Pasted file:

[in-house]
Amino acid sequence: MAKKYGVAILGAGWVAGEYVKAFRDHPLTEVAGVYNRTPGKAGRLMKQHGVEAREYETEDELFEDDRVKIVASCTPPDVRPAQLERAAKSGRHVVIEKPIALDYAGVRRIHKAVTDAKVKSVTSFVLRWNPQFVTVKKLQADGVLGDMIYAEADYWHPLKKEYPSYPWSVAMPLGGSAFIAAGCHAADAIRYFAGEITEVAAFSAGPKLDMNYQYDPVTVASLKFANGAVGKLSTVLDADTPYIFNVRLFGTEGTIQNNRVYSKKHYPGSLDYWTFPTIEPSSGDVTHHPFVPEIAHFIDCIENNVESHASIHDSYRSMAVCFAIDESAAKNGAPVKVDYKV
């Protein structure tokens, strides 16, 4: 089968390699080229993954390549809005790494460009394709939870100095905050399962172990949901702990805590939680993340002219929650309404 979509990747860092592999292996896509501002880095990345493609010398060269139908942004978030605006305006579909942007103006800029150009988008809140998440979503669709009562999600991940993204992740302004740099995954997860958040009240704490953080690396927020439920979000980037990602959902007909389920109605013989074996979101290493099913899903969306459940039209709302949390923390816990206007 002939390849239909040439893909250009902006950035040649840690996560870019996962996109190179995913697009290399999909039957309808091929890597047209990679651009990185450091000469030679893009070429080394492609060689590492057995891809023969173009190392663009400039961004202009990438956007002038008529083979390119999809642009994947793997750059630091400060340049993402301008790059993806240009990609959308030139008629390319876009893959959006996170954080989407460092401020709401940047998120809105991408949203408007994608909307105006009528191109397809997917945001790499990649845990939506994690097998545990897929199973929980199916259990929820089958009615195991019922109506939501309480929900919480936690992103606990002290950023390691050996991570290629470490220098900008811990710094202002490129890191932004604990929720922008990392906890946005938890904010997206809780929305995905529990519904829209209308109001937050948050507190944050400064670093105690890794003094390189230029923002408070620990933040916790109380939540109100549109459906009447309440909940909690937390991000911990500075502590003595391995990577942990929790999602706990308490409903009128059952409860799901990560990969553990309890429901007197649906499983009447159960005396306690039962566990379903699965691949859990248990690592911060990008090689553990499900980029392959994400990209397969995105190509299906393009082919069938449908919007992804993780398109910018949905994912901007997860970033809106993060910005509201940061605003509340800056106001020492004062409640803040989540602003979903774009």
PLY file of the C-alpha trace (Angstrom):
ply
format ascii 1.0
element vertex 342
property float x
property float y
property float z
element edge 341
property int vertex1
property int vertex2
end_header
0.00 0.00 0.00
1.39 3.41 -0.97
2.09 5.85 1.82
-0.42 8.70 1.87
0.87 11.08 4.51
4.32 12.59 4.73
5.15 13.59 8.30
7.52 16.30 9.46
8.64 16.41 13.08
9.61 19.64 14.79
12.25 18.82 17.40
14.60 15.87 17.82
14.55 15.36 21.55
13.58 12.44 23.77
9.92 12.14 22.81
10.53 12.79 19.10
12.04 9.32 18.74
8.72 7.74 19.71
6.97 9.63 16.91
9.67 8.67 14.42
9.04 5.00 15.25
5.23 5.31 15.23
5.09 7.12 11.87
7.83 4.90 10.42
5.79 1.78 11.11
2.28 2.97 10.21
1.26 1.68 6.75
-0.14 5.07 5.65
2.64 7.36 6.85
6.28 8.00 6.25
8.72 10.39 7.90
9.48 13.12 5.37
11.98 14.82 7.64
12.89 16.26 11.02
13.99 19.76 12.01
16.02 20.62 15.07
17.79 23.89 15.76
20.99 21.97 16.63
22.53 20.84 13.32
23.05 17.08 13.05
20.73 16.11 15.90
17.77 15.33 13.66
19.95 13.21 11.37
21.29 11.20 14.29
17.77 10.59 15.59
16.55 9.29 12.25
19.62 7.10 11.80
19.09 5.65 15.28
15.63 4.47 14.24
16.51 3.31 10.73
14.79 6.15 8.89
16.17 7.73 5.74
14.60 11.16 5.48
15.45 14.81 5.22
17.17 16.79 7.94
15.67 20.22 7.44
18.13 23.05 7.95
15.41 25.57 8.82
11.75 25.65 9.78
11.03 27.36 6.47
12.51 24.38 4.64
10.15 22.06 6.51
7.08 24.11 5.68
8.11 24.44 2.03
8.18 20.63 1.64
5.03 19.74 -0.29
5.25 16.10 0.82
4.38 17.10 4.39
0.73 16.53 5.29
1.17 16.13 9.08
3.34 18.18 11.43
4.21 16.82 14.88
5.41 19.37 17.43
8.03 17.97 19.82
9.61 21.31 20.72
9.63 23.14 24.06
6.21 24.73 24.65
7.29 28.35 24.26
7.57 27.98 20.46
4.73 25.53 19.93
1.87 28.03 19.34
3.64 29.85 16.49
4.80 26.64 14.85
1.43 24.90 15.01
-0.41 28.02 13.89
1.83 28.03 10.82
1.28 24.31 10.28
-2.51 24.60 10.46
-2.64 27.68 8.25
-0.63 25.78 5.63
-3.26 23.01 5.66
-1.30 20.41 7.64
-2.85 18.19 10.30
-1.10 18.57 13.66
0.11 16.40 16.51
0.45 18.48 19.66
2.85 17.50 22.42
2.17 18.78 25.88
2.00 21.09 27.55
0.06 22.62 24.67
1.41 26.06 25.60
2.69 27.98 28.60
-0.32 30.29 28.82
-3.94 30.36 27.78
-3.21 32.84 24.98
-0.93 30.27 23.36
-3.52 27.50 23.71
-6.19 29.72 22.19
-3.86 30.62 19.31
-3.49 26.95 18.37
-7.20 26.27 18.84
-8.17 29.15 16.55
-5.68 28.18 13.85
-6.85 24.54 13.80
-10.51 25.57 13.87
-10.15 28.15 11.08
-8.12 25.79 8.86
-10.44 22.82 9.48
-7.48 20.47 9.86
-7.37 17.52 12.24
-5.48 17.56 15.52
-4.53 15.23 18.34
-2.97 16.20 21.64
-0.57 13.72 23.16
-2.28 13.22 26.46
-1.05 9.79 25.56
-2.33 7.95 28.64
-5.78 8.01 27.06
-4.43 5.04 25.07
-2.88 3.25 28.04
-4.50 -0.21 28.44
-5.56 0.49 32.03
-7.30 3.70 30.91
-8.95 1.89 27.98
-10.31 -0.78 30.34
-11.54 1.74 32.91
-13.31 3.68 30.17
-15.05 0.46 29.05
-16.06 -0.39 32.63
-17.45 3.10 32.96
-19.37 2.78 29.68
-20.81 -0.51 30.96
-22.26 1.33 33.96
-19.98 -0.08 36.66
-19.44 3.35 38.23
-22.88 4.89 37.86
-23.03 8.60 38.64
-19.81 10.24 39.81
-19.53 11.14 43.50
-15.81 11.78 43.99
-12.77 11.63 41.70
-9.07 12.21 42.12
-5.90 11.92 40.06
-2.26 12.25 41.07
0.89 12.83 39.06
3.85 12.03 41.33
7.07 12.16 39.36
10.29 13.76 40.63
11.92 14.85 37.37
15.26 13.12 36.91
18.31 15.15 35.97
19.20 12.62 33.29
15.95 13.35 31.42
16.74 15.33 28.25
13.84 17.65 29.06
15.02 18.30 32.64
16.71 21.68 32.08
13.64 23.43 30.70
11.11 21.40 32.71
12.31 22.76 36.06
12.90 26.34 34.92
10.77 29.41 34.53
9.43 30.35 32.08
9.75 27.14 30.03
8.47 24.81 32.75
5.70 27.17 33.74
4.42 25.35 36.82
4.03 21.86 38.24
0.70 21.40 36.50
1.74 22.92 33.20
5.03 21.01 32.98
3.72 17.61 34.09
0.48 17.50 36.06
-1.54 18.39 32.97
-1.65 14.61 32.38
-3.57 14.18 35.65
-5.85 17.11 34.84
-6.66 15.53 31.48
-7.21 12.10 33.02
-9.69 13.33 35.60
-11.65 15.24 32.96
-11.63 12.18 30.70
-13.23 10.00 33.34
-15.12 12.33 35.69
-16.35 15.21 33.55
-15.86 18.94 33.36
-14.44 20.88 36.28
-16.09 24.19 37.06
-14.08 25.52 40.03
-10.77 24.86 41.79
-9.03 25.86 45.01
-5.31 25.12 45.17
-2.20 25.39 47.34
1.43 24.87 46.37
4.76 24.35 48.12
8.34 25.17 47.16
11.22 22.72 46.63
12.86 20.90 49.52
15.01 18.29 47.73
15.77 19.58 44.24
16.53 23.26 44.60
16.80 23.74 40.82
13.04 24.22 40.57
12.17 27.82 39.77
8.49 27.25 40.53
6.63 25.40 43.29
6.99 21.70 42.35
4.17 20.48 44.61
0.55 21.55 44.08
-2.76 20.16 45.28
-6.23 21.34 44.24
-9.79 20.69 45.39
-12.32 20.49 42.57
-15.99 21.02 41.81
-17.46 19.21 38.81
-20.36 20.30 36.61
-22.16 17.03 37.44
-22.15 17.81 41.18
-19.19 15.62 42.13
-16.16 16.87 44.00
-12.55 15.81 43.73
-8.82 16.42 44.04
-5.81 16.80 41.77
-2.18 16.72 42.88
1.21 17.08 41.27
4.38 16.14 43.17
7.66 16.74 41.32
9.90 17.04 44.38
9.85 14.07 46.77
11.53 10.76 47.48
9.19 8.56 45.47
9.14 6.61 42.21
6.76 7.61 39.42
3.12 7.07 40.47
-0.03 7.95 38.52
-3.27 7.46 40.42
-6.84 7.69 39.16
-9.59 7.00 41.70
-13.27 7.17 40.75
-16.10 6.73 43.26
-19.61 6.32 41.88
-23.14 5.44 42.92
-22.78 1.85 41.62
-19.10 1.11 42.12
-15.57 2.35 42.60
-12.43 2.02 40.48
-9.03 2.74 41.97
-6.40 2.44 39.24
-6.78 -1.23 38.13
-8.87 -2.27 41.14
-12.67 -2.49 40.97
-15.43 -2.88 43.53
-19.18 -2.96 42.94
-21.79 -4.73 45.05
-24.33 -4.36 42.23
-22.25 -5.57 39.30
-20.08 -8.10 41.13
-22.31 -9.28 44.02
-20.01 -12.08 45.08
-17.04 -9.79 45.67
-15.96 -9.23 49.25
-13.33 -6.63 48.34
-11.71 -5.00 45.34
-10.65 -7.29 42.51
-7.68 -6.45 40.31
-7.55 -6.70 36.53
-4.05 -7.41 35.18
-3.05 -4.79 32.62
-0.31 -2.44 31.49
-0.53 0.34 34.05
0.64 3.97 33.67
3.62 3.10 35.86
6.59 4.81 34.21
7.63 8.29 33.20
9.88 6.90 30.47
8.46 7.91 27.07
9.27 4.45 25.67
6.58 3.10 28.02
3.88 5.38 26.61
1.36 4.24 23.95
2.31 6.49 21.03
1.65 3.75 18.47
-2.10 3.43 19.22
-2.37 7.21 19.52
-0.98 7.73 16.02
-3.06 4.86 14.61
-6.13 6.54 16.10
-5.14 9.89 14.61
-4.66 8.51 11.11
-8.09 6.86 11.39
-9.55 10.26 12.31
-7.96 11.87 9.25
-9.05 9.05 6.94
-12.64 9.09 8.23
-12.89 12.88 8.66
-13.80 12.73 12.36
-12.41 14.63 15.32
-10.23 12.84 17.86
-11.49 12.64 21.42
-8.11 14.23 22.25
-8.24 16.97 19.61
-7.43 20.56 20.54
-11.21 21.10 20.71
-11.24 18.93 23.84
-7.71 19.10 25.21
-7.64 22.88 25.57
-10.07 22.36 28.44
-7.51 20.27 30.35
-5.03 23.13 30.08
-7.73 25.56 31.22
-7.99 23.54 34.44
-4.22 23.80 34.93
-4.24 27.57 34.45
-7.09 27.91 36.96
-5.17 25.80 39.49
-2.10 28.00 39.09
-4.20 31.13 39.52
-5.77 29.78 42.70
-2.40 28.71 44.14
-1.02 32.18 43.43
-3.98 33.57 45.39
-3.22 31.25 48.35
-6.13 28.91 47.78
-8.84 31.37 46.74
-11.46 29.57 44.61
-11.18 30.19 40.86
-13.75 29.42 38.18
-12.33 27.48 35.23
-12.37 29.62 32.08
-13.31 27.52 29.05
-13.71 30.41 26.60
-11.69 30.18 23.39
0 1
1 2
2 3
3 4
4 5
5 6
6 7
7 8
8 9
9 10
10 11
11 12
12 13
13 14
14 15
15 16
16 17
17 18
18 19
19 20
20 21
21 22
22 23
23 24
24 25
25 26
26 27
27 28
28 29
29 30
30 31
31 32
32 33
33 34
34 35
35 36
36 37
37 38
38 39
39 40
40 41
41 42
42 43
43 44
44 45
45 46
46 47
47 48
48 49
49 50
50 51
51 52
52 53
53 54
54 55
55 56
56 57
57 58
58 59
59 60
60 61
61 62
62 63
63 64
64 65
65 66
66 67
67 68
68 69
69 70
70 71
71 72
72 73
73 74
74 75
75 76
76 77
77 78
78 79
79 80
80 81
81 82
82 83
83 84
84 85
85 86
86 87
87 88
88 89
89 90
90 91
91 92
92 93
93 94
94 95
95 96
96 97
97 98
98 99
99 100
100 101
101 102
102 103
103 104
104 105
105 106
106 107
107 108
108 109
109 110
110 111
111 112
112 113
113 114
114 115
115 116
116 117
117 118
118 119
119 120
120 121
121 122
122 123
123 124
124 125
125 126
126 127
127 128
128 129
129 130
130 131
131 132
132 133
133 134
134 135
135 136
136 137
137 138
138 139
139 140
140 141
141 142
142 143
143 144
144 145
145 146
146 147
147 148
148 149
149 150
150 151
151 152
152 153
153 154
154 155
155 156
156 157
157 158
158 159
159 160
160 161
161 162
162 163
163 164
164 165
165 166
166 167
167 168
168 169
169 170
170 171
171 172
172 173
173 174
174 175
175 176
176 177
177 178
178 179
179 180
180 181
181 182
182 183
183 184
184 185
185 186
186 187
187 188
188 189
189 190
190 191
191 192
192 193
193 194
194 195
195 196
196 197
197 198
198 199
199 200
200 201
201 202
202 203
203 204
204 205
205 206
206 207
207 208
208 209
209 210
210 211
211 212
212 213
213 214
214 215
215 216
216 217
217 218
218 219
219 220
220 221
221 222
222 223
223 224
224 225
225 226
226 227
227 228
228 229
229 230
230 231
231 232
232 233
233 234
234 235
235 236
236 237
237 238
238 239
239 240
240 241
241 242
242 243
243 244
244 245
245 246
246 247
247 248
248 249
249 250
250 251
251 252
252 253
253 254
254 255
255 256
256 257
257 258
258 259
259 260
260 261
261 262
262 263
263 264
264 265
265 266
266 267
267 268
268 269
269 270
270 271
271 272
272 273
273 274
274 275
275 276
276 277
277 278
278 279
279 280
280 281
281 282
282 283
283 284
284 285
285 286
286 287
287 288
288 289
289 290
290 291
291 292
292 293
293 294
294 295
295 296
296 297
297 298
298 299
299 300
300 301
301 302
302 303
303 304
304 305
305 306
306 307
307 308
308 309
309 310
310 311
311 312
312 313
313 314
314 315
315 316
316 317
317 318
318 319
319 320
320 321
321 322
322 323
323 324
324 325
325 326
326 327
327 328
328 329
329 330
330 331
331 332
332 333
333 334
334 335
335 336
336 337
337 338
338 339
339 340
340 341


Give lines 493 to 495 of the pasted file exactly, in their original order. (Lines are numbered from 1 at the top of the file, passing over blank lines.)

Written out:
136 137
137 138
138 139